Why Walk?

Auntie Sarah, I
remember you!
When Adam was admitted to Neonatal Intensive Care at Royal Shrewsbury Hospital, the prospects looked bleak.  Just sixteen hours old and he wasn't expected to survive.  Despite the incredible odds facing them, the doctors and nurses on "The Unit" battled to save his life.  They had seen Group B Strep before and knew exactly what to do and how urgent the situation was.  Although I mentioned Nurses Sarah, Steve and Gina in Adam's story, they were just part of the team of highly experienced and dedicated staff who cared for Adam around the clock.  We continue to have appointments with Neonatologists Dr Deshpande and Dr Tyler who are also two among the team of doctors who dedicate their careers to treating premature and seriously ill babies.  As I said in Adam's story, Dr Tyler told us she spent more than one night standing over Adam's incubator dosing him with more and more medication as she battled to control the seizures caused by the horrific infection he was fighting.

The medical care given to Adam was extraordinary and this team of professionals, against all the odds, saved his life.  But as if that wasn't enough, what they gave to us was more than extraordinary medical care.  They treated us with respect and compassion - no question was too silly and no question was ever asked too often.  They understood our need to know everything we could about Adam's prospects and they compassionately answered every question.  They explained exactly what each machine attached to Adam was monitoring and reassured us every time an alarm sounded.  The team encouraged us to be involved with Adam's care whenever we could, teaching us to complete his "cares" which is the term given for bathing and changing a baby in an incubator who must be treated with the utmost gentleness.  We knew with absolute certainty that if there was anything they could do for Adam, it would be done without hesitation.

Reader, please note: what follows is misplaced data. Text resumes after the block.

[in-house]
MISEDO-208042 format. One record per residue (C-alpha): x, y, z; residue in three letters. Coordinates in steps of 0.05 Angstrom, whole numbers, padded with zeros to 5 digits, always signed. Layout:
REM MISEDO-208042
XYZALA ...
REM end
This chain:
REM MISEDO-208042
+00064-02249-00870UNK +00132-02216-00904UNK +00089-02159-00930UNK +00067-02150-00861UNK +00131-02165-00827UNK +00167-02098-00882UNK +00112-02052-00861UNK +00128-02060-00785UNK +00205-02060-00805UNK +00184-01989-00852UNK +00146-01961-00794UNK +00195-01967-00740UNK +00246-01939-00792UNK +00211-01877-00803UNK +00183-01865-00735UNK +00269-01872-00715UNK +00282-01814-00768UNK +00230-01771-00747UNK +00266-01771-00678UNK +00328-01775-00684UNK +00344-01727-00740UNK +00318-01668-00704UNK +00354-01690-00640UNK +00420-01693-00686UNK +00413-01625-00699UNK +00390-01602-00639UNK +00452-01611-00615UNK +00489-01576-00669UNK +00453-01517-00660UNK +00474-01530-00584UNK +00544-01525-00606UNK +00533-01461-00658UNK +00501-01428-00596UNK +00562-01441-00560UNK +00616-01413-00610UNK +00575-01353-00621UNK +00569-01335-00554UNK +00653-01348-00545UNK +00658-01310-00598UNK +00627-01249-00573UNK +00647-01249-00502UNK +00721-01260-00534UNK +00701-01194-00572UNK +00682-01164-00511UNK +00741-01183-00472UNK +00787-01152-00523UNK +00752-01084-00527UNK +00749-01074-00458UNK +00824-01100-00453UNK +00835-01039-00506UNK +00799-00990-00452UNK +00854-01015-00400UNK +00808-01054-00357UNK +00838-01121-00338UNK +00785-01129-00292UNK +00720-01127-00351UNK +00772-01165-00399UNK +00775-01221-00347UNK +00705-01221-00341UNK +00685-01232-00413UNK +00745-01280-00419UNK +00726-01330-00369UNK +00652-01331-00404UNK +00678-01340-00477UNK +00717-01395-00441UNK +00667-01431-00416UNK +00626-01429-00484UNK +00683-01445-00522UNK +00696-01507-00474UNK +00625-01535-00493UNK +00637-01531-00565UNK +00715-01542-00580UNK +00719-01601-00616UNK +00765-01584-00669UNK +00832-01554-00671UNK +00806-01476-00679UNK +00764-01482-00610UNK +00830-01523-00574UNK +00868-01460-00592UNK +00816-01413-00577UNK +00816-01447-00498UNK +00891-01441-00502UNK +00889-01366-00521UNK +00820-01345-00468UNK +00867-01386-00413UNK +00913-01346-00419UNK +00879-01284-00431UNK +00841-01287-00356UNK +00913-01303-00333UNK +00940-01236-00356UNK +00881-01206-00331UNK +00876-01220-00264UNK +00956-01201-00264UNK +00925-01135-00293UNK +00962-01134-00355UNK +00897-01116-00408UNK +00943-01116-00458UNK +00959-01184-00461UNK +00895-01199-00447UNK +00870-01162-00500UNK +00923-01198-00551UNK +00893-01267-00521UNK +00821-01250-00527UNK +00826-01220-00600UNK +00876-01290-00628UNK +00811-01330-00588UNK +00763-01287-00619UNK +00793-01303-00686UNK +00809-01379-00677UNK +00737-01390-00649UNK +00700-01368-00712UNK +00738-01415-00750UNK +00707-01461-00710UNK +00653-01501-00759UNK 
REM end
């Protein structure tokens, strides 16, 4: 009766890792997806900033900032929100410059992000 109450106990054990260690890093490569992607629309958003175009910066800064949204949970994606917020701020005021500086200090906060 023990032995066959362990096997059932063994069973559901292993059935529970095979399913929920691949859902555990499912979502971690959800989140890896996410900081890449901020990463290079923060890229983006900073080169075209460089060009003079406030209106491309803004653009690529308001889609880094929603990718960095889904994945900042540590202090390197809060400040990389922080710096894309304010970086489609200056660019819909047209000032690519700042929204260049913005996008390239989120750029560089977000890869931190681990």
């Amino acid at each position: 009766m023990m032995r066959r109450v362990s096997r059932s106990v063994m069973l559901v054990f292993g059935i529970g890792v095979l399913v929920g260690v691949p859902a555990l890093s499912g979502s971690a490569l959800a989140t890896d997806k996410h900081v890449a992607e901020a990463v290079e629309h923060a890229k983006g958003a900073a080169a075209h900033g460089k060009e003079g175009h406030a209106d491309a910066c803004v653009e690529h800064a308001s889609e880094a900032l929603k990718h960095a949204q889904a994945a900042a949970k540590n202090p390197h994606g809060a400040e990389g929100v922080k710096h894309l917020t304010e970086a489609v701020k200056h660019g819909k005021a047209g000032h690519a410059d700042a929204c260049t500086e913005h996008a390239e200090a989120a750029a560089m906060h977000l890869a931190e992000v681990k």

Hello Dr Deshpande!
But they didn't just treat Adam, they helped us feel involved with Adam's care and as helpless, worried parents they discussed with us the decisions that were being made and encouraged our input.  When we sat beside Adam's incubator crying, they were beside us with the tissues and when we needed to laugh and smile in the midst of our situation, they helped us to find the humour we needed.  When I couldn't walk and was being wheeled about in an enormous hospital wheelchair, they shifted the incubators in the small crowded room to allow me to sit as close to Adam as it was possible to do.  When he was strong enough to be held, they gently lifted him out of his incubator, arranged his wires safely around me and encouraged me to cuddle my son.

Medically, this team of people saved the life of our son and in the process they protected and took care of us in ways we never could have expected.  Each and every day this team of people battle impossible odds and however hard they try, they are not able to save every baby who is admitted to the unit.  Yet this never stops them from pouring everything into caring for each new child.  In the face of NHS budget cuts, the costs involved in running a neonatal unit are staggering.  At one point, Chris accidently bumped my wheelchair into one of the unused incubators parked in the hallway and a nurse cheerfully called out to him, "Don't you worry, that bed only costs £22,000; we'll get another one!"  Yes, you read that right, twenty-two thousand pounds for ONE incubator.